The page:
**Defintion (Sublevel set)** The $\boldsymbol{\alpha}$-sublevel set of $f$ is
$$\begin{align}
C_\alpha = \{x \in \textbf{dom}~f~|~f(x) \leq \alpha \},
\end{align}$$
the set of $x$ for which $f(x)$ is no larger than $\alpha$. Sublevel sets of convex functions are convex.

**Defintion (Epigraph)** The epigraph of $f : \mathbb{R}^n \to \mathbb{R}$ is
$$\begin{align}
\textbf{epi}~f = \{(x, t) \in \mathbb{R}^{n + 1} : x \in \textbf{dom}~f, f(x \leq t)\},
\end{align}$$
the set of points which are on or above $f$ in $\mathbb{R}^{n + 1}$.

## Jensen's inequality The definition of a convex function $$\begin{align} f\big(\theta x + (1 - \theta)y\big) \leq \theta f(x) + (1 - \theta)f(y), \end{align}$$ is a special case of Jensen's inequality.

**Theorem (Jensen's inequality)** If $f$ is convex and $\mathbb{E}$ is the expectation over a random variable $x$, then
$$\begin{align}
f\big(\mathbb{E}[x]\big) \leq \mathbb{E}\big[f(x)\big].
\end{align}$$

## Establishing convexity We have seen two main ways through which we can establish the convexity of a function. The first is to directly verify the definition, for example by restricting to an arbitrary line and showing the restricted function is convex. The second is to show the Hessian is positive semi-definite -- provided the function is twice differentiable. A third way is to show that a convex function can be expressed in terms of operations that preserve convexity. The following is a list of operations which preserve convexity.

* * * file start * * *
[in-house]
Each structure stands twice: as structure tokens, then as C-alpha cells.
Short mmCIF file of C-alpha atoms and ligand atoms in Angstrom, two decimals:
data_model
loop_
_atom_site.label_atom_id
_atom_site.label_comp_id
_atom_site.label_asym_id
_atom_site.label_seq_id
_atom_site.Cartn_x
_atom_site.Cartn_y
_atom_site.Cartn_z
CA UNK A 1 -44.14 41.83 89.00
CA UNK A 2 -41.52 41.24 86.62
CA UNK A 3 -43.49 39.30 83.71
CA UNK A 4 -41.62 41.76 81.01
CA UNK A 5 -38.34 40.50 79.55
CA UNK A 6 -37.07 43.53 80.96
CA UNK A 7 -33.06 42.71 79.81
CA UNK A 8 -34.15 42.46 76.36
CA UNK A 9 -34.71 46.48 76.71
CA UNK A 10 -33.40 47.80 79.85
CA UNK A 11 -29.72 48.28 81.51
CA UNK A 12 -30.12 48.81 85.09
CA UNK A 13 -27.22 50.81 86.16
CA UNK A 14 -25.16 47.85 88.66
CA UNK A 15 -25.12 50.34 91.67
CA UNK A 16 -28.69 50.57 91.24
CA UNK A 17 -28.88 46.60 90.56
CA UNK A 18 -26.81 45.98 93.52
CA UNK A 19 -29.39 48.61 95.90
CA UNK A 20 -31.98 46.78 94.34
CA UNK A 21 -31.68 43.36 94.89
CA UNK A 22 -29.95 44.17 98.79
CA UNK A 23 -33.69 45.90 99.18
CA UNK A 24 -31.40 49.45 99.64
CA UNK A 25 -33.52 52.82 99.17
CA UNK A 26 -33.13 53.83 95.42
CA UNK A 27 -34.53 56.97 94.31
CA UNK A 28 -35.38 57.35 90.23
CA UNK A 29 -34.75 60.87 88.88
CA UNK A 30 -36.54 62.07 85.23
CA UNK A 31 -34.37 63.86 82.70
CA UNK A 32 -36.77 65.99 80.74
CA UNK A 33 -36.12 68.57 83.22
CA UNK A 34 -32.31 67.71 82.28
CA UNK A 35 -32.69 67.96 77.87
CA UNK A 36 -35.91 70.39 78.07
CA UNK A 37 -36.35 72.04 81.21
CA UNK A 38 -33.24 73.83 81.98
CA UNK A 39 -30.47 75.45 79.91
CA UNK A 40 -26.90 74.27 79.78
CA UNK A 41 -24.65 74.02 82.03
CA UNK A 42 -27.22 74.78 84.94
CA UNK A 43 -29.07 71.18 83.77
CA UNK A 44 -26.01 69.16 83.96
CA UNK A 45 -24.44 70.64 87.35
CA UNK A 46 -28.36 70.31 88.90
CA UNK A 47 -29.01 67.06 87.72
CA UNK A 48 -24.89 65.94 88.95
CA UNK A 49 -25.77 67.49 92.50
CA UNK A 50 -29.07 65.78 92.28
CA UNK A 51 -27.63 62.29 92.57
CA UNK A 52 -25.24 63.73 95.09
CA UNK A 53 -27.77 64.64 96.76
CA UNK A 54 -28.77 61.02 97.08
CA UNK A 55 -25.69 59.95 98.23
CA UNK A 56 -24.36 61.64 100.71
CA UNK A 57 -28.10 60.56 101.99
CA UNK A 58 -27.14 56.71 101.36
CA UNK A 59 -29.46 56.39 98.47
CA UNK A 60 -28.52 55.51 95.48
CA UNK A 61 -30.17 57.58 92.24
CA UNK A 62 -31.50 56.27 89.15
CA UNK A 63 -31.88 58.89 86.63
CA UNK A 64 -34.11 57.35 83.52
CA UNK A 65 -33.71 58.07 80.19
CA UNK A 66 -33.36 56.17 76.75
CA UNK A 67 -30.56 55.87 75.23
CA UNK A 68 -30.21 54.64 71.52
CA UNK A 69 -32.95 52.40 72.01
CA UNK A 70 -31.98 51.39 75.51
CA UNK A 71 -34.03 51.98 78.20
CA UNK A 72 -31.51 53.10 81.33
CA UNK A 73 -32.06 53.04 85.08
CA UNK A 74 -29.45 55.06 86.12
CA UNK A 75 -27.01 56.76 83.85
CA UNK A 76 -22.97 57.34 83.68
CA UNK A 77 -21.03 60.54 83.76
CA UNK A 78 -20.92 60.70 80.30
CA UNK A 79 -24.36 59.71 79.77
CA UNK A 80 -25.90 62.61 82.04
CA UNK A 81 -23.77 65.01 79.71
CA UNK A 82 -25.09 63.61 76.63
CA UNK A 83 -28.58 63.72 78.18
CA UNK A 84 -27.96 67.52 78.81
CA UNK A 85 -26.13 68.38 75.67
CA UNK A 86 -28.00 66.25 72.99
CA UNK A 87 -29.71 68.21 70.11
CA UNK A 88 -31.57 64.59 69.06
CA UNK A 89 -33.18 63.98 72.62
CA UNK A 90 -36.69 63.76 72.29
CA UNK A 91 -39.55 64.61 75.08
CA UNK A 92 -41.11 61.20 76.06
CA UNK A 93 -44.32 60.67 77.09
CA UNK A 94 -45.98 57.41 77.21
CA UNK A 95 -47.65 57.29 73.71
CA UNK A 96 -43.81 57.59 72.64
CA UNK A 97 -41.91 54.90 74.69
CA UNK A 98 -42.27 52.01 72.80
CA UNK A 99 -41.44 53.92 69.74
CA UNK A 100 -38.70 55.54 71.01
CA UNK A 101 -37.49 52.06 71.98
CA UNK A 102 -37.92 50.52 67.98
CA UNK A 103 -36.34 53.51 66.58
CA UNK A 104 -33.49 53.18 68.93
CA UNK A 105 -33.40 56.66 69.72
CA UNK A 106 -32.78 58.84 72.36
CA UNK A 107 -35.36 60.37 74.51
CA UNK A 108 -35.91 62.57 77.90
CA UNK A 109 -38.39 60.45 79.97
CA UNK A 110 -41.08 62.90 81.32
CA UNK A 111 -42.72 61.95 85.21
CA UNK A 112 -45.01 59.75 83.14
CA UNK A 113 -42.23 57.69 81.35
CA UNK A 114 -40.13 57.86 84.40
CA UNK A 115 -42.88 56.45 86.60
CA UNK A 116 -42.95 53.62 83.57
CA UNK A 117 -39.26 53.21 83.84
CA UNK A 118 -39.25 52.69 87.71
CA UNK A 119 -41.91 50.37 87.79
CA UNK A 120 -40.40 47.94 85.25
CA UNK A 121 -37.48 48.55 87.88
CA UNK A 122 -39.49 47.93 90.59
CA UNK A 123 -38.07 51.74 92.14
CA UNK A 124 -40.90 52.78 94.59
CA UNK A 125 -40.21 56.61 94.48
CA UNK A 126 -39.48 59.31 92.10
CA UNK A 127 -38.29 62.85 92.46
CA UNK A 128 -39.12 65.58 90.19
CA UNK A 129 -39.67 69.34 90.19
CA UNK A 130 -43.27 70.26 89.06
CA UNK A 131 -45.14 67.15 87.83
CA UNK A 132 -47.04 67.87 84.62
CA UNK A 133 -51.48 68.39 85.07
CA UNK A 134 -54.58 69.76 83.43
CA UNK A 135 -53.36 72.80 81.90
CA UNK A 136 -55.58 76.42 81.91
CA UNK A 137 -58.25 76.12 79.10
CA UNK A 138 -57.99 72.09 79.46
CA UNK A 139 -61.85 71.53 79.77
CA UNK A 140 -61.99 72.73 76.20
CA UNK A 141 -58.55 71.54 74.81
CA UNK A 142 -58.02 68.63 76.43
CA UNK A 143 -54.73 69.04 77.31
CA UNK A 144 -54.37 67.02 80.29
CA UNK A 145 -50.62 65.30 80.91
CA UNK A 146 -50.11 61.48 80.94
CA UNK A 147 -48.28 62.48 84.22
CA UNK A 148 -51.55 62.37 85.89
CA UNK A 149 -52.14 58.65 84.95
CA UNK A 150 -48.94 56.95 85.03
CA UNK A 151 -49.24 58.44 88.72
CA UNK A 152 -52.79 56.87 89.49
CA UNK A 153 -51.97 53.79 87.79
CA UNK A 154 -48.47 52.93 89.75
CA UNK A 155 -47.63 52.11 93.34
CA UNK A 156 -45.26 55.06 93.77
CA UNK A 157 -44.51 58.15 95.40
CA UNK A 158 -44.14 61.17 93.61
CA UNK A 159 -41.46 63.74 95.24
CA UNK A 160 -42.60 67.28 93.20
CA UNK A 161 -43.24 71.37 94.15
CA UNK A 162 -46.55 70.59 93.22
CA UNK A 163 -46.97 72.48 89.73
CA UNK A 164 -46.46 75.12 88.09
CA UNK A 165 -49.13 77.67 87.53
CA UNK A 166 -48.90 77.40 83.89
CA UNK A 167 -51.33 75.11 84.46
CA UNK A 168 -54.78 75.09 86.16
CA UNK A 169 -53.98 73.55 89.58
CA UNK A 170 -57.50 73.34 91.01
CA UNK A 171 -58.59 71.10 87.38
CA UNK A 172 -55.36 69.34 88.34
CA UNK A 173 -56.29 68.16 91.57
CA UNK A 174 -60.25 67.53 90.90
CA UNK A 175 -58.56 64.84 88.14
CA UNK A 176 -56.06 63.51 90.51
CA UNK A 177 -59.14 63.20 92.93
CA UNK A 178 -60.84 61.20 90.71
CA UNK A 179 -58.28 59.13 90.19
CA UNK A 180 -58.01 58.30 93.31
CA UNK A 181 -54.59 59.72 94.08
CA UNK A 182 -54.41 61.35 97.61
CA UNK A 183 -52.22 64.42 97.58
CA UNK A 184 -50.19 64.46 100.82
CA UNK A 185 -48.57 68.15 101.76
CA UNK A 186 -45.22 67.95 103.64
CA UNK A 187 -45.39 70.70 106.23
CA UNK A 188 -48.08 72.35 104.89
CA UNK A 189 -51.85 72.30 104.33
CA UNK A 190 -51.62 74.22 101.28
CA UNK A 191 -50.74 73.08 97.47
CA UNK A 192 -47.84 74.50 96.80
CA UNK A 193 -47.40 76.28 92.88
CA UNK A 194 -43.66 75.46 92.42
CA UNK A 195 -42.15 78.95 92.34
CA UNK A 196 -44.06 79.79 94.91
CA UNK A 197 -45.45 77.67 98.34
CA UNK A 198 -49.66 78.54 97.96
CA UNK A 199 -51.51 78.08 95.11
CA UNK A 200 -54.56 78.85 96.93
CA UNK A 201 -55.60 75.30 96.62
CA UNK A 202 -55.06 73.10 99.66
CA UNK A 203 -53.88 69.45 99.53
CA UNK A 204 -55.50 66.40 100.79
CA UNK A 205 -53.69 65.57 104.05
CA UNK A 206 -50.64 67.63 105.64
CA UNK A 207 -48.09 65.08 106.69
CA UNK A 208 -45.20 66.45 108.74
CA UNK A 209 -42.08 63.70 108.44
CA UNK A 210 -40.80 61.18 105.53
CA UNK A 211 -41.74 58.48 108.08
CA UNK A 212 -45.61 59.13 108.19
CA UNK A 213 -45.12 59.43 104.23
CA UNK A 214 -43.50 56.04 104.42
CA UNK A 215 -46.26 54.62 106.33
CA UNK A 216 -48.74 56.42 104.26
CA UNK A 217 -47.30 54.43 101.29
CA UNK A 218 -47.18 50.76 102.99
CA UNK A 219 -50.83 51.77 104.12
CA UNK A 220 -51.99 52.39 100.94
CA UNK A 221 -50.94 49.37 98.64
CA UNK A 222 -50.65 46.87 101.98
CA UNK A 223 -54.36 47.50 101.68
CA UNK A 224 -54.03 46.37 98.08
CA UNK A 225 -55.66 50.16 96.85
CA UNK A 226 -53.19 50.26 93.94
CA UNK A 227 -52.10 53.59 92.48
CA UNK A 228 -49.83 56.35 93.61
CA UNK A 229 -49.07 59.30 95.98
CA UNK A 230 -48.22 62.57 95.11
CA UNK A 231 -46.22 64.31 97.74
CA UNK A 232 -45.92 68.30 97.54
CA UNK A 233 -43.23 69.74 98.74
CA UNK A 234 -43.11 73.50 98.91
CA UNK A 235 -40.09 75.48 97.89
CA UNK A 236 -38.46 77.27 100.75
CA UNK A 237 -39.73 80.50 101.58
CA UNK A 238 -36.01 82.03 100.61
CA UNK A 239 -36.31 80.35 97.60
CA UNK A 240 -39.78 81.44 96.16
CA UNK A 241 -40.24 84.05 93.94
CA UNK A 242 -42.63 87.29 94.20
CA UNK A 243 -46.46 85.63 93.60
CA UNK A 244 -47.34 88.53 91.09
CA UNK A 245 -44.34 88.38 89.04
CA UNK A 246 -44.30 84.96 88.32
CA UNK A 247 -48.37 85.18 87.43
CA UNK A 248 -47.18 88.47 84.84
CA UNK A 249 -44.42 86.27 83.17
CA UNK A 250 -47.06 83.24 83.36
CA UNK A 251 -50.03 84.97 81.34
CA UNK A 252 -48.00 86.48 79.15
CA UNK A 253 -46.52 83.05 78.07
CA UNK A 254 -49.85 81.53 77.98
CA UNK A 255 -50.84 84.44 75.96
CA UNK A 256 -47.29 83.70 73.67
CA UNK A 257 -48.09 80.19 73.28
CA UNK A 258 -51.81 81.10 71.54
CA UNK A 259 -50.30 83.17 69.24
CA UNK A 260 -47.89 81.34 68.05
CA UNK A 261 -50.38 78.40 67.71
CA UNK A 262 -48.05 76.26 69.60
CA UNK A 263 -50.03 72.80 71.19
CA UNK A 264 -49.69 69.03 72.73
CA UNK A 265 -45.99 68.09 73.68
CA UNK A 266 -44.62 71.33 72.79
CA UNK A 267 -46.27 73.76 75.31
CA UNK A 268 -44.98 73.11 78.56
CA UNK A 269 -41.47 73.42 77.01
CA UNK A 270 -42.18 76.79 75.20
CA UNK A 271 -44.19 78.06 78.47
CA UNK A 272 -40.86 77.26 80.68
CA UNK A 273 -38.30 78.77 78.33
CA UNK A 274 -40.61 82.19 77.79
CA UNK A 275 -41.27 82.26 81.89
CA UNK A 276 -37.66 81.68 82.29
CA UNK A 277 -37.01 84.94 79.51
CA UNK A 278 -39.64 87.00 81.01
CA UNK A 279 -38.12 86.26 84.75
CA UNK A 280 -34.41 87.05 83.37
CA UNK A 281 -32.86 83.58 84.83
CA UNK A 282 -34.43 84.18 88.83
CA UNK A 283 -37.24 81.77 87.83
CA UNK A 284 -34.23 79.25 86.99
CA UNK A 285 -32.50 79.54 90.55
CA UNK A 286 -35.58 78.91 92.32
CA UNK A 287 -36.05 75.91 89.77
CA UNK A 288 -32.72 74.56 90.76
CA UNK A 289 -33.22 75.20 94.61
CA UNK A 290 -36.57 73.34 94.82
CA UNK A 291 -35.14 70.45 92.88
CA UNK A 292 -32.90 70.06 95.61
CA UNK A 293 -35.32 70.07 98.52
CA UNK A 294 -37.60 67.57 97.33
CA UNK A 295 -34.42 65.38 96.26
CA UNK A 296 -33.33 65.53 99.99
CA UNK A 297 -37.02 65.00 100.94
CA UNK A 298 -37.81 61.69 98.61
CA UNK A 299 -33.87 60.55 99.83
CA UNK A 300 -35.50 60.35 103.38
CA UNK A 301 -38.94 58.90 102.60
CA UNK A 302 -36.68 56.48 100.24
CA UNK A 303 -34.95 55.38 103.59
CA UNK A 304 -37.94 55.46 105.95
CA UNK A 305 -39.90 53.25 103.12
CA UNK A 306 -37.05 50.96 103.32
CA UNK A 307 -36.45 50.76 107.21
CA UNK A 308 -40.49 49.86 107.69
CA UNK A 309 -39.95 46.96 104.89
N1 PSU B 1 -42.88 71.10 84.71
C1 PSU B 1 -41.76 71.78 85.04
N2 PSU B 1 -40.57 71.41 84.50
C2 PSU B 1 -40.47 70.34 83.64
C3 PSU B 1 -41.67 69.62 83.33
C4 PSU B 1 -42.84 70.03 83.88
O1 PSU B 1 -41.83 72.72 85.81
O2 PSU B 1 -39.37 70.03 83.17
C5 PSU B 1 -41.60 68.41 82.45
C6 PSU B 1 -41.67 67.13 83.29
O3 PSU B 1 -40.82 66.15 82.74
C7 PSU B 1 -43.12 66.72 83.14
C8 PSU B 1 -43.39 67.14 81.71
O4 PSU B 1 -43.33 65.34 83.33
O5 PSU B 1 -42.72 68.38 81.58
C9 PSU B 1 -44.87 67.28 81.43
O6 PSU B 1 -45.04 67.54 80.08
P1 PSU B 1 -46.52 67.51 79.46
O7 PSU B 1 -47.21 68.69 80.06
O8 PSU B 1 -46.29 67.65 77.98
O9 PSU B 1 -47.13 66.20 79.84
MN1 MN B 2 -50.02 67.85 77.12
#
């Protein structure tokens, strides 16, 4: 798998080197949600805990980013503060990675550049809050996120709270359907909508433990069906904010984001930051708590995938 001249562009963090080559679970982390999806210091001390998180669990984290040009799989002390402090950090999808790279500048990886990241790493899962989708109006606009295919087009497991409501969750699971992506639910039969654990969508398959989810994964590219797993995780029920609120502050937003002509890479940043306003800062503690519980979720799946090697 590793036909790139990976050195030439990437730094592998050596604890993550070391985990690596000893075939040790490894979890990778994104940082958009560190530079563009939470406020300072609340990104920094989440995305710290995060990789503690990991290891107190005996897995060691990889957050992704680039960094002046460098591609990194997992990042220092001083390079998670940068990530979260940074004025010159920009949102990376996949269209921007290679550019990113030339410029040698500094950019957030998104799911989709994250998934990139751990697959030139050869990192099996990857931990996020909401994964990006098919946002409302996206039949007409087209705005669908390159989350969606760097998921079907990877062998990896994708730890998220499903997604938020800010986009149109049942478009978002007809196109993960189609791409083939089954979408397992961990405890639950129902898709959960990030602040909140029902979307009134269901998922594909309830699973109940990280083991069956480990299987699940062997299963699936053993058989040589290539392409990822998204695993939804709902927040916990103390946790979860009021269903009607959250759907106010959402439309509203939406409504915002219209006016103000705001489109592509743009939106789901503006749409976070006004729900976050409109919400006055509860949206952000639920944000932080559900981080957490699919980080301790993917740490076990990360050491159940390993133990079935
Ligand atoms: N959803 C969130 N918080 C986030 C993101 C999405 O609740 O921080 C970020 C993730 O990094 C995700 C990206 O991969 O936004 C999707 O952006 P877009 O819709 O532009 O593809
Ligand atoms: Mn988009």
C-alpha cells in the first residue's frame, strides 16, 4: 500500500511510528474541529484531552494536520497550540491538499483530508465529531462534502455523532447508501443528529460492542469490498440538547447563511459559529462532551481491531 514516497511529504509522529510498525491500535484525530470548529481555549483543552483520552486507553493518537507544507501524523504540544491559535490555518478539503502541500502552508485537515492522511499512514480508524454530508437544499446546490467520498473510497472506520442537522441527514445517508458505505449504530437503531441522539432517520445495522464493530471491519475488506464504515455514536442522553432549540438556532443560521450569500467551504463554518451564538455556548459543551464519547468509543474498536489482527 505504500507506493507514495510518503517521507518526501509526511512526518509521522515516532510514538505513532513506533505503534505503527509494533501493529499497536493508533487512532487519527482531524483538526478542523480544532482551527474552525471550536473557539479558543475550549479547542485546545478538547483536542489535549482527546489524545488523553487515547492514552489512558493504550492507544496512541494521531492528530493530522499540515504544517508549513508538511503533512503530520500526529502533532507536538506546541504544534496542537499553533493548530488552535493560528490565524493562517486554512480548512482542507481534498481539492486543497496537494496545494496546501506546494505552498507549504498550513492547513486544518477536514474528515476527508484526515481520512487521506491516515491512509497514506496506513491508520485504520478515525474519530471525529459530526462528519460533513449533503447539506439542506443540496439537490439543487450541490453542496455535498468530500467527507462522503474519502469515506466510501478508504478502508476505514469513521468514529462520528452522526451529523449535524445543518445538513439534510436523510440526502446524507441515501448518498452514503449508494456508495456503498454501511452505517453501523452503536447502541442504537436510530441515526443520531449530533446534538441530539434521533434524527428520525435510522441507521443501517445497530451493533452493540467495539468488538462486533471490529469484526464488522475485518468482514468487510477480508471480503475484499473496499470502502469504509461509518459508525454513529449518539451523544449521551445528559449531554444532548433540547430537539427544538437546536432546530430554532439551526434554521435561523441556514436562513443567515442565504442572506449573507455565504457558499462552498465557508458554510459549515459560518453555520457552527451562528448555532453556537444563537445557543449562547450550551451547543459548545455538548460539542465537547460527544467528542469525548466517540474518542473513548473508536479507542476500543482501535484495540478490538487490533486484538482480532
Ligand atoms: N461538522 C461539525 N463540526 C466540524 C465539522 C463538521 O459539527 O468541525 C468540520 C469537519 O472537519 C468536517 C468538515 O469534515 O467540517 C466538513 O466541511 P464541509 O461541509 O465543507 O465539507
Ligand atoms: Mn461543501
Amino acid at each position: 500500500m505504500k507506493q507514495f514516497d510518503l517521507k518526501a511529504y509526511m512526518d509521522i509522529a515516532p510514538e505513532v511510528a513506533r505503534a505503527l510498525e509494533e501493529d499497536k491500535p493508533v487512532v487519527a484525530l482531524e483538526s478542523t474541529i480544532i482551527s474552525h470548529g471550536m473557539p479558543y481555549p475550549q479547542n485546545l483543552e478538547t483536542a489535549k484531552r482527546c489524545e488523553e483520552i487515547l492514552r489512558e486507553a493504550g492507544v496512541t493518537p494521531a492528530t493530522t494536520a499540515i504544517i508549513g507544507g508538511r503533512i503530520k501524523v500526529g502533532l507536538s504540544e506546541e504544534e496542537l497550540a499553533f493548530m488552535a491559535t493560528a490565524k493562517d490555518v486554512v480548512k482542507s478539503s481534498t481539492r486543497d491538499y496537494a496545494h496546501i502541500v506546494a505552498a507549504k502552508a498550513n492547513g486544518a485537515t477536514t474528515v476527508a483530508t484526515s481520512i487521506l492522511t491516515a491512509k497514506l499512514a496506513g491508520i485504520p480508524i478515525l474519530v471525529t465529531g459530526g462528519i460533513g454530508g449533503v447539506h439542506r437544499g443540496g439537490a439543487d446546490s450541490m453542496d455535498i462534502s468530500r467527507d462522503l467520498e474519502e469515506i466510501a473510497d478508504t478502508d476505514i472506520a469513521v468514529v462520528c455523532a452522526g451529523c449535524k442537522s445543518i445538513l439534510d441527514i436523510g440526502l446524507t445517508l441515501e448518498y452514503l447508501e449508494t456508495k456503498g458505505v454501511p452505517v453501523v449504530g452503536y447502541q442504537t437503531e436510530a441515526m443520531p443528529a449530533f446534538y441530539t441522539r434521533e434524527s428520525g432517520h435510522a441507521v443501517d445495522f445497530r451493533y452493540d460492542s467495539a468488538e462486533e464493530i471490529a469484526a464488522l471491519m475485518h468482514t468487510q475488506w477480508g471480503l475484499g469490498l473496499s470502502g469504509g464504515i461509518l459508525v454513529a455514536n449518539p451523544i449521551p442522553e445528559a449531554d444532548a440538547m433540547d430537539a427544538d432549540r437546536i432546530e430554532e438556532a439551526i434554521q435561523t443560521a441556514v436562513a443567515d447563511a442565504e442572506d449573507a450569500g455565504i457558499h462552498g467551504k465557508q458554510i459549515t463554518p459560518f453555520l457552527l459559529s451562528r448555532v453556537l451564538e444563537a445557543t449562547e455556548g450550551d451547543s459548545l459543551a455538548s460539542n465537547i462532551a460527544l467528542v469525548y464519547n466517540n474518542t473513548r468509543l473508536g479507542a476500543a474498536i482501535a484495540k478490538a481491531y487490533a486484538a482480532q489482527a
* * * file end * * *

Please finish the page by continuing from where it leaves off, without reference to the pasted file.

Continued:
**Lemma (Nonnegative multiple)** $\alpha f$ is convex if $f$ is convex and $\alpha \geq 0$.

**Lemma (Sum of convex functions)** If $f_1$ and $f_2$ are convex, $f_1 + f_2$ is convex. This extends to infinite sums and integrals.

**Lemma (Composition with affine function)** $f(Ax + b)$ is convex if $f$ is convex.

**Lemma (Pointwise maximum)** If $f_1, ..., f_n$ are convex, then the following is convex
$$\begin{align}
f(x) = \max \{f_1(x), f_2(x), ..., f_n(x)\}.
\end{align}$$

**Lemma (Pointwise supremum)** If $f(x, y)$ is convex in $x$ for each $y \in \mathcal{Y}$, then the following is convex
$$\begin{align}
\DeclareMathOperator*{\sup}{sup} g(x) = \sup_{y \in \mathcal{Y}}f(x, y).
\end{align}$$

**Lemma (Composition with scalar function)** Given functions $g : \mathbb{R}^n \to \mathbb{R}$ and $h : \mathbb{R} \to \mathbb{R}$ their composition
$$\begin{align}
f(x) = h(g(x)),
\end{align}$$
is convex if (1) $g$ is convex, $h$ is convex and $\tilde{h}$ is nondecreasing; if (2) $g$ is concave, $h$ is convex and $\tilde{h}$ is nonincreasing.

**Lemma (Vector composition)** Composition with scalar functions can be extended to composition of vector functions. Suppose Given functions $g : \mathbb{R}^n \to \mathbb{R}^k$ and $h : \mathbb{R}^k \to \mathbb{R}$, then
$$\begin{align}
f(x) = h\big(g(x)\big) = h\big(g_1(x), g_2(x), ..., g_k(x)\big),